In the final week of our second Olympic Borough, Greenwich, Ruairidh Anderson tells the story of Frenchman and anarchist Martial Bourdin, who exploded in Greenwich Park one winter’s morning.
‘It was a fresh February day in 1894 when young Frenchman Martial Bourdin left his house in Fitzroy Sreet central London for a jaunt across town. Catching a tram from outside the houses of Parliament, he must have enjoyed a relatively uncrowded journey, kept company only by his head full of ideals and the package under his arm.’
Watch the video and enjoy the London song inspired by this tale, ‘Time Will Tell’.
Martial Bourdin – Anarchist
It was a fresh February day in 1894 when young Frenchman Martial Bourdin left his house in Fitzroy Street, central London for a jaunt across town. He caught a horse-drawn tram from outside the Houses of Parliament and must have enjoyed a relatively uncrowded journey, kept company only by his headful of ideals and the packet under his arm.
As he approached his destination in Greenwich he called out to the driver to confirm his whereabouts and then sprung from his seat, setting off across Greenwich Park towards the Royal Observatory.
The cool winter air, the stark cry of a bird overhead, the promise of spring time whispering through the trees huddled around him, were probably only enjoyed subconsciously before he tripped… and blew himself to smithereens.
Bourdin was discovered by two school boys and his only words were “take me home.” Strangely placing more importance on enjoying the comforts of his homestead than finding the remains of his scattered body, he died but minutes later.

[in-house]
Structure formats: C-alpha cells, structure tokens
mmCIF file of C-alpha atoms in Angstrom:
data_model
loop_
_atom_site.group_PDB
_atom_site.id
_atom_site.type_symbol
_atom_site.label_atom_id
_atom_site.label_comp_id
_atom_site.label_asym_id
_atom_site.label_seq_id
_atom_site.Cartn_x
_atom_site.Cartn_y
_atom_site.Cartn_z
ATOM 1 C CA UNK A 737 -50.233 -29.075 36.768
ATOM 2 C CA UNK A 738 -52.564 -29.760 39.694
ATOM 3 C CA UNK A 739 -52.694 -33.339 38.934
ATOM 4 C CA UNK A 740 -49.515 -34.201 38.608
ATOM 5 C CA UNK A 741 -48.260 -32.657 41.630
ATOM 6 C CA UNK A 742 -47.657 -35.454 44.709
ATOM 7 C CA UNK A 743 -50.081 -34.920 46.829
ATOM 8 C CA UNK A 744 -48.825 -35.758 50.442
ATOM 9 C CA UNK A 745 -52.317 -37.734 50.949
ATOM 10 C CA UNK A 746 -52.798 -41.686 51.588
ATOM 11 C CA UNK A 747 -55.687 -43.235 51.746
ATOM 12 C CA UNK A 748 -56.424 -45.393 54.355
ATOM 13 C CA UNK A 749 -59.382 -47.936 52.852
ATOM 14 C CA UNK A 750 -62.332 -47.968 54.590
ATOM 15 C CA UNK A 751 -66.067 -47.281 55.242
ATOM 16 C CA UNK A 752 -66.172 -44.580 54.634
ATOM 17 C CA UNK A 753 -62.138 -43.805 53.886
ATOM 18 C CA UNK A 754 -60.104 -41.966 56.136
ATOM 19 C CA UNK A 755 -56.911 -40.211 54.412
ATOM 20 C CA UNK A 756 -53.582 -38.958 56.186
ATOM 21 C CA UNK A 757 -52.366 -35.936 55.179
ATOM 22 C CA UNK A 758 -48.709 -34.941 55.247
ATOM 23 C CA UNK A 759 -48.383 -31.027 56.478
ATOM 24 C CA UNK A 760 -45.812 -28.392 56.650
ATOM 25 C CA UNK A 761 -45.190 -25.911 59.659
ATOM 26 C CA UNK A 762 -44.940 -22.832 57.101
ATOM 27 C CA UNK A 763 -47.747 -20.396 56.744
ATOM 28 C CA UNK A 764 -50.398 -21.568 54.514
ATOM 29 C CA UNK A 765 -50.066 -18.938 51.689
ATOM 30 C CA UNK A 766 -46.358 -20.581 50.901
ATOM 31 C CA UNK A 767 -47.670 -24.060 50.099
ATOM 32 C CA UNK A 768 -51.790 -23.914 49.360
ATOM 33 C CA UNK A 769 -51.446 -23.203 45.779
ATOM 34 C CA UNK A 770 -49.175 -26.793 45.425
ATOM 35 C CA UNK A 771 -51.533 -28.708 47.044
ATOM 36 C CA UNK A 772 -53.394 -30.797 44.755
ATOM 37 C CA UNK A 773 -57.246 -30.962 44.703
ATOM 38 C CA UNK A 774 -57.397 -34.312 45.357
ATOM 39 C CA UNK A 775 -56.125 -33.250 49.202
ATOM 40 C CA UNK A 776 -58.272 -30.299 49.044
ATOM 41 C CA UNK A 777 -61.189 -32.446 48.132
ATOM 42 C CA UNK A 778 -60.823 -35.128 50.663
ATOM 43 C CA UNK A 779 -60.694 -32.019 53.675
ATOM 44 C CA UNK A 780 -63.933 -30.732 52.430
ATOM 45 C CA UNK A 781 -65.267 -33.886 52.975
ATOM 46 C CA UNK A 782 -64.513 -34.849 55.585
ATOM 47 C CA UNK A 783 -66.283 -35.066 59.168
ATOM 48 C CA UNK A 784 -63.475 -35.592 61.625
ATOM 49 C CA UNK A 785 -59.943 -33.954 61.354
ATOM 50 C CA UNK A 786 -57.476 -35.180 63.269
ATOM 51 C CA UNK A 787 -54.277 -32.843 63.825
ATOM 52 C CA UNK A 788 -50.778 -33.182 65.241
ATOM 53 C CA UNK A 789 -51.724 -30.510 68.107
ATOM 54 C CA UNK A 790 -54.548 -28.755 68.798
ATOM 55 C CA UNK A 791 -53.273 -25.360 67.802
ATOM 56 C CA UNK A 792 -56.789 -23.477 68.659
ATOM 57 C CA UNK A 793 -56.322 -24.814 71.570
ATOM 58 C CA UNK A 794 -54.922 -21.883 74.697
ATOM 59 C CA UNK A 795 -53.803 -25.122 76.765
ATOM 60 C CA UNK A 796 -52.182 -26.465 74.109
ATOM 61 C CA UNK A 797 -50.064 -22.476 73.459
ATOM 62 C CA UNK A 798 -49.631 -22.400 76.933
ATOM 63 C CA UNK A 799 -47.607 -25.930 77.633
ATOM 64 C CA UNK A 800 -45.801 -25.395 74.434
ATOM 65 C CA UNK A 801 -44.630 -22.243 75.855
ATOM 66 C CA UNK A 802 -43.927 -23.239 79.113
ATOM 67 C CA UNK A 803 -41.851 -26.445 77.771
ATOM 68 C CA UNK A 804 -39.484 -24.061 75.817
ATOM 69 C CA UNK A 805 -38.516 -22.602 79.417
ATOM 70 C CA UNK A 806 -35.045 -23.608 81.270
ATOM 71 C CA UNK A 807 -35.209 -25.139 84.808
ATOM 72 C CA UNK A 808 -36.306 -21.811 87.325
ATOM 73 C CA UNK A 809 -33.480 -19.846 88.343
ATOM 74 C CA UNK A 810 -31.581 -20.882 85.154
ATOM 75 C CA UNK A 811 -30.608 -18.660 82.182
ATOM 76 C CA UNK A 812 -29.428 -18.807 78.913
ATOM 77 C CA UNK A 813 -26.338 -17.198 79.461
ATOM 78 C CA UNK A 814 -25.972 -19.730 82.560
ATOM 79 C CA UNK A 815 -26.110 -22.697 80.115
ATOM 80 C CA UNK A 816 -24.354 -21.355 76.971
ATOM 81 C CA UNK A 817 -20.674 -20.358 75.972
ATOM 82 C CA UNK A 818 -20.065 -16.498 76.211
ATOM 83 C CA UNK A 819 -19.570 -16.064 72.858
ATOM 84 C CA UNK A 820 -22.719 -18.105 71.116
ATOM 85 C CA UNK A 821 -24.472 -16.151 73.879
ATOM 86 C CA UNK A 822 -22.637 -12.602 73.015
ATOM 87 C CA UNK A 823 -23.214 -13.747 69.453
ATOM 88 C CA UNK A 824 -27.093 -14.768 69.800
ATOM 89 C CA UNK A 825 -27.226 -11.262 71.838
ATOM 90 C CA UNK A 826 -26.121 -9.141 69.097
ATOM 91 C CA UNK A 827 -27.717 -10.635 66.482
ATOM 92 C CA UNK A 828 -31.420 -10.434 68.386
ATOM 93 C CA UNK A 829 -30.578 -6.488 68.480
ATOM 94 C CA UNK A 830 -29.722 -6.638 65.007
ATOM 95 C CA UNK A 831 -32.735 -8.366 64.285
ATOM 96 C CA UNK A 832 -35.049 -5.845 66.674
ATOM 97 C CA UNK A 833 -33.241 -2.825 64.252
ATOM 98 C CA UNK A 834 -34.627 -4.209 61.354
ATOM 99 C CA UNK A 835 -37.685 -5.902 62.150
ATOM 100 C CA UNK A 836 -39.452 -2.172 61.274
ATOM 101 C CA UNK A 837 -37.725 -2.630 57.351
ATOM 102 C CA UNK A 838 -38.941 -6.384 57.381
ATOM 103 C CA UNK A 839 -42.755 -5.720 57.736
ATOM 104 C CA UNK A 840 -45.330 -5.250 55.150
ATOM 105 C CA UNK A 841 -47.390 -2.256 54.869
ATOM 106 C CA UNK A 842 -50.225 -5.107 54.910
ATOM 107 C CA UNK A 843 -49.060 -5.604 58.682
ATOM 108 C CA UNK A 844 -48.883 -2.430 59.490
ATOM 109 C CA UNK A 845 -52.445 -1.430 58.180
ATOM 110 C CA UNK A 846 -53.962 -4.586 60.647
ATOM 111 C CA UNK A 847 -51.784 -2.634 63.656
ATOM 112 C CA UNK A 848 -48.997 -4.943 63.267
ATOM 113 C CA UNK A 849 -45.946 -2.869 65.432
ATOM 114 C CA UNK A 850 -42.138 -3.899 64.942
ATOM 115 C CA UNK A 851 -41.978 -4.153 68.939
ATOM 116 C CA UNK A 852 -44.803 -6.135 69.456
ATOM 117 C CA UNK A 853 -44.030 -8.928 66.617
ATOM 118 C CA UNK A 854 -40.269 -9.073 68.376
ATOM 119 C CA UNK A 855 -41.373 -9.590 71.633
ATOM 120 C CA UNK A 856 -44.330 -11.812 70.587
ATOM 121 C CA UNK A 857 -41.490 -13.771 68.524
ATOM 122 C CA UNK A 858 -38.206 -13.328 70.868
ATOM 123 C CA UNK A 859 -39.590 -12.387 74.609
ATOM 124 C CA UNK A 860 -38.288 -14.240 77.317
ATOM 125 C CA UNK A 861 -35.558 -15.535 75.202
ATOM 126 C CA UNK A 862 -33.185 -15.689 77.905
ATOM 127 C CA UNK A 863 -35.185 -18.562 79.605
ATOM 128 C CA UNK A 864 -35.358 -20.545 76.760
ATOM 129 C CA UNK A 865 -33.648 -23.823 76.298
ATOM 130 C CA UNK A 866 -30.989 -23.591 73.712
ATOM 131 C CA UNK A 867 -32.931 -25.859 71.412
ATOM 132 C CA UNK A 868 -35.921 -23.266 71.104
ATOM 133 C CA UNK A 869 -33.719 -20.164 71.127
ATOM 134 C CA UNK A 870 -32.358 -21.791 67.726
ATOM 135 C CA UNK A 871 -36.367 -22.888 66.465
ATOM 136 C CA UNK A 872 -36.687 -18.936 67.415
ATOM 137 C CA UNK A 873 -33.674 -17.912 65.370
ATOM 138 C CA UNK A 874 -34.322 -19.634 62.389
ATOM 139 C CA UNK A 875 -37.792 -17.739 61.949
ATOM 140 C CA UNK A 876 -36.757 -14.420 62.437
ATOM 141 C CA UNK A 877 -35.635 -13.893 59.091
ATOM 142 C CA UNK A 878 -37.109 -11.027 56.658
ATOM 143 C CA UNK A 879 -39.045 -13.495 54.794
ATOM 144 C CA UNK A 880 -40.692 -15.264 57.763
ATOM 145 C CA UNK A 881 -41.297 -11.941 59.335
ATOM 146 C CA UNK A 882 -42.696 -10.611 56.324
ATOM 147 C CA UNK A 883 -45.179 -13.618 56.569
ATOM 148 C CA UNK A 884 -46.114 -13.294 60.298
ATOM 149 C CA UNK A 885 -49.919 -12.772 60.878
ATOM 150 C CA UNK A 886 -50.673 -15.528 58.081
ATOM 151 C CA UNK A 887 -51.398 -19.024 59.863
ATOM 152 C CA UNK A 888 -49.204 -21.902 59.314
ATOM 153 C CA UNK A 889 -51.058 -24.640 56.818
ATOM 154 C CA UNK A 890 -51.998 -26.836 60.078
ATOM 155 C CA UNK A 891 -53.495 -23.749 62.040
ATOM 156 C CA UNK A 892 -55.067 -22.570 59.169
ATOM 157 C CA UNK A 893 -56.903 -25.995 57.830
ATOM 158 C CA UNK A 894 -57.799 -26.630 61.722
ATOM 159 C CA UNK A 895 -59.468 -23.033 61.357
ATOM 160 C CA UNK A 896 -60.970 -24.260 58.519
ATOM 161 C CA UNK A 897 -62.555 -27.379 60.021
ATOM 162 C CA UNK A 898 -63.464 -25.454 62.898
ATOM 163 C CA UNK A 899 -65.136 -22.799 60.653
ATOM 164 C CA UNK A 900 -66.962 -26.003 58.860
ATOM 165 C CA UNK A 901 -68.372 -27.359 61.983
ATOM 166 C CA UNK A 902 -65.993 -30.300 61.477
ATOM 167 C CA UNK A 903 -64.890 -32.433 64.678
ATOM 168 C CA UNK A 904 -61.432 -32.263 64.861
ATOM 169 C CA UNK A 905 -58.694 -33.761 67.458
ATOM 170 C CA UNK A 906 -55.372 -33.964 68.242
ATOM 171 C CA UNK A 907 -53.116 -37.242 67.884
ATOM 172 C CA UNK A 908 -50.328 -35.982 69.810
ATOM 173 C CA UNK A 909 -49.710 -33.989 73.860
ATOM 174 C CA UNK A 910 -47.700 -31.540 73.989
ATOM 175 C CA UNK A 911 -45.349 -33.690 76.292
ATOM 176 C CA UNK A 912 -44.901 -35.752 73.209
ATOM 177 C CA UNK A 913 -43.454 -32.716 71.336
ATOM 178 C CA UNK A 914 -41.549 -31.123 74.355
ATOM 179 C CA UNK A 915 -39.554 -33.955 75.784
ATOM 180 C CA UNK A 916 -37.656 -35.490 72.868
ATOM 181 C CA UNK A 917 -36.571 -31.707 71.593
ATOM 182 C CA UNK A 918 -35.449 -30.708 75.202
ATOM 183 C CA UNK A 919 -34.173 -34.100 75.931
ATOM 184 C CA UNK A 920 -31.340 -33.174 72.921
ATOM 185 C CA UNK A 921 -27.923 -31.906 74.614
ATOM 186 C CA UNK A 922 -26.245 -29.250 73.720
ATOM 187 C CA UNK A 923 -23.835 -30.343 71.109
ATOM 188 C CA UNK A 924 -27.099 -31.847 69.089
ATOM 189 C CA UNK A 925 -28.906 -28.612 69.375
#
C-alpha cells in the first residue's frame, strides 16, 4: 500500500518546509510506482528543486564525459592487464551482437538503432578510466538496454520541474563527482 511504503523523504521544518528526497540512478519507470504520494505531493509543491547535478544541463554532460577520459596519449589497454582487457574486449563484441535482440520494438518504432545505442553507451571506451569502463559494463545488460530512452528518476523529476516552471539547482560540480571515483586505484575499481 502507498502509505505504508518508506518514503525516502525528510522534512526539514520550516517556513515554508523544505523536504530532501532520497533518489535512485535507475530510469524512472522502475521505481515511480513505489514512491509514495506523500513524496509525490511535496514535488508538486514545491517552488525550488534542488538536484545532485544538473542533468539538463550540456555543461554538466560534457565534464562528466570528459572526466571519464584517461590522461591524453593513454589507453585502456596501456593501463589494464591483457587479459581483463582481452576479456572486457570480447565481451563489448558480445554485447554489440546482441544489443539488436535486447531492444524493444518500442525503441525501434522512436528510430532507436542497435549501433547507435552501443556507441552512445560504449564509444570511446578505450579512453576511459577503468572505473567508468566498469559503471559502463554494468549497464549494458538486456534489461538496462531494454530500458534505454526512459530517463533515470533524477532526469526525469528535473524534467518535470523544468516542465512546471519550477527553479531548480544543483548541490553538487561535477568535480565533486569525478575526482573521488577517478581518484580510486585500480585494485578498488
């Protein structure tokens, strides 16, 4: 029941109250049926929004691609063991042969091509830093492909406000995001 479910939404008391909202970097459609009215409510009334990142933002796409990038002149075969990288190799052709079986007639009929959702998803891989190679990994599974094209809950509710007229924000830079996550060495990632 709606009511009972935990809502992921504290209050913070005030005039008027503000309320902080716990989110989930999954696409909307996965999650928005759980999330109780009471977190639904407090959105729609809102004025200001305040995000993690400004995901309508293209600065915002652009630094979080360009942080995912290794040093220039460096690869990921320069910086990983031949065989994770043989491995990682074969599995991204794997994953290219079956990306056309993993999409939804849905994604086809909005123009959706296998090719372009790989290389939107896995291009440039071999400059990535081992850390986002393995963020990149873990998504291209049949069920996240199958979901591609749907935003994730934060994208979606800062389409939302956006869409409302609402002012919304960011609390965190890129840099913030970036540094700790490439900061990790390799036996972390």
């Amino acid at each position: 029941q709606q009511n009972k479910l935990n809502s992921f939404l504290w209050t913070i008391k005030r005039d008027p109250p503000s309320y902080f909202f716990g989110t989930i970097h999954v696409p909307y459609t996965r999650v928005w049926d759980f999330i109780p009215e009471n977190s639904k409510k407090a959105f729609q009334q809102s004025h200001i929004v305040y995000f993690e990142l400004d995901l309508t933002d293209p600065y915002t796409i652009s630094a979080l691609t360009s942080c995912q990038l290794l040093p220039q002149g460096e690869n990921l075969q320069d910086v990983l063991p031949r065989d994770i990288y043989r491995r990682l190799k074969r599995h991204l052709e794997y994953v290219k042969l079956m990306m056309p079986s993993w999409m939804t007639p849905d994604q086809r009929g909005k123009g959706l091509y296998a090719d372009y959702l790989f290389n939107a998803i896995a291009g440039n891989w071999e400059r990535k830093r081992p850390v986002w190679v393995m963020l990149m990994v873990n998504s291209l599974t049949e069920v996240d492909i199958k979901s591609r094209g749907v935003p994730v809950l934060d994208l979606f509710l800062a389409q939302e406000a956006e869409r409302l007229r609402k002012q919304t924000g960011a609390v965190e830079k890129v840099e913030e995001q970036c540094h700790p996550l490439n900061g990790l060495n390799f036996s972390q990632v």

But what? Why? Who? All good questions but with unfortunately very few answers. What we do know is that Martial Bourdin was an anarchist during a time when they were wreaking havoc across Europe. And we can assume that he was on his way to blow up the Observatory. Just 45 feet further and he would’ve done just that. But you won’t find any commemoratives plaques or statue around that area marking the event, and certainly not during an Olympic year.
However, apart from the blackened singed spot and lingering smell, Martial Bourdin left a mark on London’s history forever. He inspired the Hitchcock film ‘Sabotage’ and the Joseph Conrad novel ‘The Secret Agent’, which in turn inspired the Unabomber who worked under the alias ‘Conrad’. But more than that Martial Bourdin goes down as the first international terrorist attack on the UK.